Tuesday, March 22, 2011

Are you kidding yourself too?

Now that you’ve read these definitions of addiction, are you more open to the possibility that your obesity was caused by food addiction? You’re not an unemployed, dirty scum bag hanging out on a street corner in a bad neighborhood waiting to score an illegal drug with money you stole from the old lady you just mugged. You’re just that no-so-healthy eater who can’t seem to stop overeating. Since food isn’t officially an addictive substance, maybe we should say that you have a behavioral addiction, one that’s harmful if it results in negative consequences for you, your friends, and your family.

How do you measure those negative consequences? If you’re overeating broiled chicken breasts, brown rice and steamed spinach, does that pose a grave health or disease risk? What about the affect of your overeating and obesity on how you spend your time and on your personal productivity? Do your eating behaviors cause you to feel guilt, shame, fear, hopelessness, failure, rejection, anxiety, humiliation, depression, or other negative feelings, ideas, and symptoms?

A person can become addicted, dependent, or compulsively obsessed with anything. Compulsive behaviors are rooted in a need to reduce tension caused by inner feelings that you want to avoid or control. These behaviors are repetitive and seemingly purposeful and are often performed in a ritualistic manner. Not so long ago, I would leave my beloved husband and dogs in the living room at 7:30 pm sharp every night while I went to the kitchen to eat ice cream. I wasn’t physically hungry when I did that, and I did it over and over and over again. When I had to travel overseas and leave my ice cream behind, I felt anxious every evening when I couldn’t play out my ice cream ritual.

Maybe I was hungry for the love I felt I’d never gotten from my dad. That’s entirely understandable, isn’t it? It’s only human, it’s not my fault, maybe it’s my dad’s fault, but he died many years ago and what’s the harm of eating ice cream in the privacy of my own home when I want to, as long as I pay my taxes and obey the law?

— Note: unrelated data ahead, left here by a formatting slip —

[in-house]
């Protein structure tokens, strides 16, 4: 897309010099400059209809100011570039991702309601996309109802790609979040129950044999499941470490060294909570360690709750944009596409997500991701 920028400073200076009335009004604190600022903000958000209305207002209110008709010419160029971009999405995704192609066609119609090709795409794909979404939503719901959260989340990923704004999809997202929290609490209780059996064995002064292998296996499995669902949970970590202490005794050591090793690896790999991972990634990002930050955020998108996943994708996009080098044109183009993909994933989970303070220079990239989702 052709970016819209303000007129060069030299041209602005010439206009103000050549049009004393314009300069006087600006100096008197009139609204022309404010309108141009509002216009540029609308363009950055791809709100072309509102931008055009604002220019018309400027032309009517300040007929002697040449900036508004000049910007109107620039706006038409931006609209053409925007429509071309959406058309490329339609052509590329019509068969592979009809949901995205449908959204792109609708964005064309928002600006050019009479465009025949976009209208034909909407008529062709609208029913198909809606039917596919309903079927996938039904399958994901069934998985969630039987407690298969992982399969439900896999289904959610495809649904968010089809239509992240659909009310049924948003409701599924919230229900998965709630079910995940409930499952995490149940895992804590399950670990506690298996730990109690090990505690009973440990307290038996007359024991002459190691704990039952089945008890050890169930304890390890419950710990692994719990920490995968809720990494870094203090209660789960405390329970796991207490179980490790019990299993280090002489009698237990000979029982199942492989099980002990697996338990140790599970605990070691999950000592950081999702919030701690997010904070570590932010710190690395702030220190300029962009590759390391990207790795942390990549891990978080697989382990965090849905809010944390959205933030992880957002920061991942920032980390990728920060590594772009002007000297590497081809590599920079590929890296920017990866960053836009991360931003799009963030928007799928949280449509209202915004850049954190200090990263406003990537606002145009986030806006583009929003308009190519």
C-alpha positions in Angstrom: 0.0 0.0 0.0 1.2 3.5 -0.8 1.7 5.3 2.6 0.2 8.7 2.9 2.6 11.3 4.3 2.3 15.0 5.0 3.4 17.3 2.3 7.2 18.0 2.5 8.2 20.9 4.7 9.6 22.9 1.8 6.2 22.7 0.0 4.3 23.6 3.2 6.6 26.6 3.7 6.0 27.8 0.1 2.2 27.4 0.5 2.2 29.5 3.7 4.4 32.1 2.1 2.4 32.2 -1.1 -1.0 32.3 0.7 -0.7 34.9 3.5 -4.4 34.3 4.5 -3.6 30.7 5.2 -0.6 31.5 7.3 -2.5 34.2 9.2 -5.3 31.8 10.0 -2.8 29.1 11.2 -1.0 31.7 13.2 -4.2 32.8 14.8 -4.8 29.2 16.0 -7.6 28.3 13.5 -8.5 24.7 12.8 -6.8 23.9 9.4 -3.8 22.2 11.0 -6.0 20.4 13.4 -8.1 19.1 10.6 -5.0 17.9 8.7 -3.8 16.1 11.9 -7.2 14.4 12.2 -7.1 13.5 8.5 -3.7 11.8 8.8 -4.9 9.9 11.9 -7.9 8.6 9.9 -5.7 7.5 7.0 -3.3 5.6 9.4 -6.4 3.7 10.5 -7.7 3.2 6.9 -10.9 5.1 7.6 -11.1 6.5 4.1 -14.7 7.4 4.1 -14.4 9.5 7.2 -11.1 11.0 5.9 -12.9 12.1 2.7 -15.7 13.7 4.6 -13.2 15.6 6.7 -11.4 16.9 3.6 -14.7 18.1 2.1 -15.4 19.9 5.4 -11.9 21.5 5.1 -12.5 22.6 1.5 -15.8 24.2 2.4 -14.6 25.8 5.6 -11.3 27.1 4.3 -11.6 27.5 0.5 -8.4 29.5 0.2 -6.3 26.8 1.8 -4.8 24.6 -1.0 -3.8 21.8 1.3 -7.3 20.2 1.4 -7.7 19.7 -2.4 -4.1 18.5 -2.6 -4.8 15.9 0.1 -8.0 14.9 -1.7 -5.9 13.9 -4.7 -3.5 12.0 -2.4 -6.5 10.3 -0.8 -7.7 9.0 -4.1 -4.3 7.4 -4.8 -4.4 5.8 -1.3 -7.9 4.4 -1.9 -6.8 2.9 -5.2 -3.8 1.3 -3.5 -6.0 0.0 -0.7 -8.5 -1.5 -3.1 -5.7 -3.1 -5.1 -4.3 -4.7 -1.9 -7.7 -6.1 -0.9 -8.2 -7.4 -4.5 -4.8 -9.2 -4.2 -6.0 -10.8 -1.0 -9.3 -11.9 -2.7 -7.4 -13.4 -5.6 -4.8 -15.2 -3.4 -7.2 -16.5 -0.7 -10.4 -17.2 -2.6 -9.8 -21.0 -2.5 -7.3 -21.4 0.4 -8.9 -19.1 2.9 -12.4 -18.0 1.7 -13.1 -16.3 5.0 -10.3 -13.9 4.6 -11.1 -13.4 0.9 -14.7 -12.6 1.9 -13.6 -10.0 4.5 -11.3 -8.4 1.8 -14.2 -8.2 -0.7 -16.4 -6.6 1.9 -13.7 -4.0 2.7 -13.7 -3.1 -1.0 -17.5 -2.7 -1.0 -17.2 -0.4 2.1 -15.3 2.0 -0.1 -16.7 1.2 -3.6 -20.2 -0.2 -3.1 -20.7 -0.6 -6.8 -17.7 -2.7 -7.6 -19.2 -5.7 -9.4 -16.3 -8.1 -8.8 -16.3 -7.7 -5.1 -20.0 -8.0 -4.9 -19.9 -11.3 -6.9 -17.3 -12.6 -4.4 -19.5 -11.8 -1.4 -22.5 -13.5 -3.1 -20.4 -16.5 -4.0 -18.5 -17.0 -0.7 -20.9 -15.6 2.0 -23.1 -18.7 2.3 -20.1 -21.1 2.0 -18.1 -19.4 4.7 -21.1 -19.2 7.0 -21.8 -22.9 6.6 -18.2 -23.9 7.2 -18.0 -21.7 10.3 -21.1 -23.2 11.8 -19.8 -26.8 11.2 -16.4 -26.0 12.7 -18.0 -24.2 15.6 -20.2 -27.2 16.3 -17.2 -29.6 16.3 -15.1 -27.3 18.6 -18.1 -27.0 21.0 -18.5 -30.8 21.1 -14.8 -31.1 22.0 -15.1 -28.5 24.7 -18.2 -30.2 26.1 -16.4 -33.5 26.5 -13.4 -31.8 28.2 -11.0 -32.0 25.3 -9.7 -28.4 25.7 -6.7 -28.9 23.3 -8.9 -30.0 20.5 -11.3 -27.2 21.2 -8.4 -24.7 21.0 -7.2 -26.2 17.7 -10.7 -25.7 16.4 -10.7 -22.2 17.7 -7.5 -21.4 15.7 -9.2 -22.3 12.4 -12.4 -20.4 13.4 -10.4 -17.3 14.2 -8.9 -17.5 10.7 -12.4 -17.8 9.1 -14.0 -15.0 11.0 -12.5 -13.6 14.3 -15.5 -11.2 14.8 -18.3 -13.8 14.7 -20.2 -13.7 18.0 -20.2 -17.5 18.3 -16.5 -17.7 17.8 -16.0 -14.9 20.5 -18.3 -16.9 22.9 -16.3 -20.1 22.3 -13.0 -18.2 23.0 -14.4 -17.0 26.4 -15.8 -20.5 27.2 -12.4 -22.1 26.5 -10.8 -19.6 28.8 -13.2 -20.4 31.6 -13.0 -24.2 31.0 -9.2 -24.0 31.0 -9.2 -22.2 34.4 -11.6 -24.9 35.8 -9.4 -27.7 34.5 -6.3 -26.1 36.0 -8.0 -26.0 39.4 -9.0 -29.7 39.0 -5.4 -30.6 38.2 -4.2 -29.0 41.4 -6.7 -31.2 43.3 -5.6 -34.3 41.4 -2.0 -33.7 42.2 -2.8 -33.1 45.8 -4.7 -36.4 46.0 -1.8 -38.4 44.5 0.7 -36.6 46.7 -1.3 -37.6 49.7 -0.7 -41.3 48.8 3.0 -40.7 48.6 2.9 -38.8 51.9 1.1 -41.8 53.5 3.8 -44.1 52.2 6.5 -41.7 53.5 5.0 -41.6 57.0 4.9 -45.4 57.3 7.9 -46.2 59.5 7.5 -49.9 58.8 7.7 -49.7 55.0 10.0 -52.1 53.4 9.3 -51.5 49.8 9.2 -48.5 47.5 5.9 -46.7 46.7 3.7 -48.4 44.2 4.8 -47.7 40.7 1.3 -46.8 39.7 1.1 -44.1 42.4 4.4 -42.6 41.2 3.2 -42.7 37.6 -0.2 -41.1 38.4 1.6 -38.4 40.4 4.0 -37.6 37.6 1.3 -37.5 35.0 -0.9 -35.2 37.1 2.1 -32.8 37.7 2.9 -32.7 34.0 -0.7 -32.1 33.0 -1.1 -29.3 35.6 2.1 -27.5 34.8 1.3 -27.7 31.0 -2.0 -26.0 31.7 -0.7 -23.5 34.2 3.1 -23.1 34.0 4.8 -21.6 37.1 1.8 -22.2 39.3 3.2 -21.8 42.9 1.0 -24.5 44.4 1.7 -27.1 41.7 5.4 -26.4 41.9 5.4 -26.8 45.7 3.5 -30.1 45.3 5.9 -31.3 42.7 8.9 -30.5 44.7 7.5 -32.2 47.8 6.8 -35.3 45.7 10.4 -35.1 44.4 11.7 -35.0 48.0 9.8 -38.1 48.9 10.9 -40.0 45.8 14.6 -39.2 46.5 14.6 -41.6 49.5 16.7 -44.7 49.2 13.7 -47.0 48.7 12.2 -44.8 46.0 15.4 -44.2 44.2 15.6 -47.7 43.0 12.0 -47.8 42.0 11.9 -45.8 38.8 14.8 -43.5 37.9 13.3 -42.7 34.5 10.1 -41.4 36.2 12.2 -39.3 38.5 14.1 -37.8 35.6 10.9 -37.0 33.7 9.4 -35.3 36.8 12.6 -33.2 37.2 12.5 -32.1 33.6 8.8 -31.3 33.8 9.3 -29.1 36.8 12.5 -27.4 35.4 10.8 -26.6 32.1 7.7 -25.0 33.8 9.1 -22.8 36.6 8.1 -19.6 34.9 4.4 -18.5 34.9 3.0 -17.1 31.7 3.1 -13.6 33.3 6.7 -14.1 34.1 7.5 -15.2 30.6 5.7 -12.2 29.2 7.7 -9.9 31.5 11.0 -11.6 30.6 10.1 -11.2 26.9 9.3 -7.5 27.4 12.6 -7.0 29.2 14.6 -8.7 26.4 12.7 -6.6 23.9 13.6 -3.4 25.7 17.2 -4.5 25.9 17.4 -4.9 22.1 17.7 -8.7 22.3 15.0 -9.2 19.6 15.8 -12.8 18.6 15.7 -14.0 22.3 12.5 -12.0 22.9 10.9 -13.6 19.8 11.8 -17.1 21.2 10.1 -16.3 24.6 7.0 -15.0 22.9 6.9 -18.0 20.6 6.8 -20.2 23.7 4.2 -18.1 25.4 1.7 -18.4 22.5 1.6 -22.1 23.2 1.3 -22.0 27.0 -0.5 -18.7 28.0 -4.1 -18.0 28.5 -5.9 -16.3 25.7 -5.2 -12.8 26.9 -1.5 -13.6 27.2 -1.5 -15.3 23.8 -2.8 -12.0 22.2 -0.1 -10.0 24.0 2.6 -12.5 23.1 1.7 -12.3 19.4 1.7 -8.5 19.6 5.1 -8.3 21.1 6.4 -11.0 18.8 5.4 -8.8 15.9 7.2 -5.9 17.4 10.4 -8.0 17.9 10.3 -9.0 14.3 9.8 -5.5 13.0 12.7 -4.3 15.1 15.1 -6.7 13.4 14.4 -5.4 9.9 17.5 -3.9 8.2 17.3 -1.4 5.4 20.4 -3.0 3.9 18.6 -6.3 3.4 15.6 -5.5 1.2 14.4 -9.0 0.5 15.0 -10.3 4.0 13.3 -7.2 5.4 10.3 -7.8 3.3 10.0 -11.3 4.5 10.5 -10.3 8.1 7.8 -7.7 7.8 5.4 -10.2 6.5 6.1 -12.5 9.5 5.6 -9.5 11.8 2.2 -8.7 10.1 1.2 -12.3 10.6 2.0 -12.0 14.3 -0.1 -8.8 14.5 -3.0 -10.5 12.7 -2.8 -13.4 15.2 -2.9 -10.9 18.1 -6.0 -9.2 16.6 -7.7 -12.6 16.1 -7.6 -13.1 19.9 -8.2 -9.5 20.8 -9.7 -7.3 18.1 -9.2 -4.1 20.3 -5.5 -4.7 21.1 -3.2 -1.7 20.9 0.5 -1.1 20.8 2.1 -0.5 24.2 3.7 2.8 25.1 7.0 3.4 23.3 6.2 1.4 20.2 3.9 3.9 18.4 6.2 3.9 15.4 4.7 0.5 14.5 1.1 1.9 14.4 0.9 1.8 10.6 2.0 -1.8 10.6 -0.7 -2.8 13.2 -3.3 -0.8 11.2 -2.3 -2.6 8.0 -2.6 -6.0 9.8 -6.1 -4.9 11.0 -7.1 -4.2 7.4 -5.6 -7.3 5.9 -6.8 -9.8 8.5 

I was kidding myself when I justified my ice cream compulsion that way. That compulsion wasn’t just harmful to me, making me more and more obese. It was harmful to my marriage, and it didn’t do a dang thing to fill me up with love. There isn’t enough food in the entire universe to do that. I don’t think it’s evil, but it’s surely counter-productive for me to seek love and comfort from ice cream when I could’ve gotten endless amounts of love and comfort from the husband and dogs in the next room.

Some scientists think that compulsive behavior activities may produce beta-endorphins in the brain which make you feel "high" and that continued involvement in the behavior leads to physical addiction to your own brain chemicals, thus leading to continuation of the behavior despite its negative health or social consequences. When you add to that the chemical effects of ingesting things like sugar, chocolate, and caffeine, your overeating is just as powerful for you as heroin is for a heroin addict. And that’s one of the reasons is so danged hard to break out of the addictive behavior pattern.

1 comment:

Chrissy said...

Loved this post.Thanks.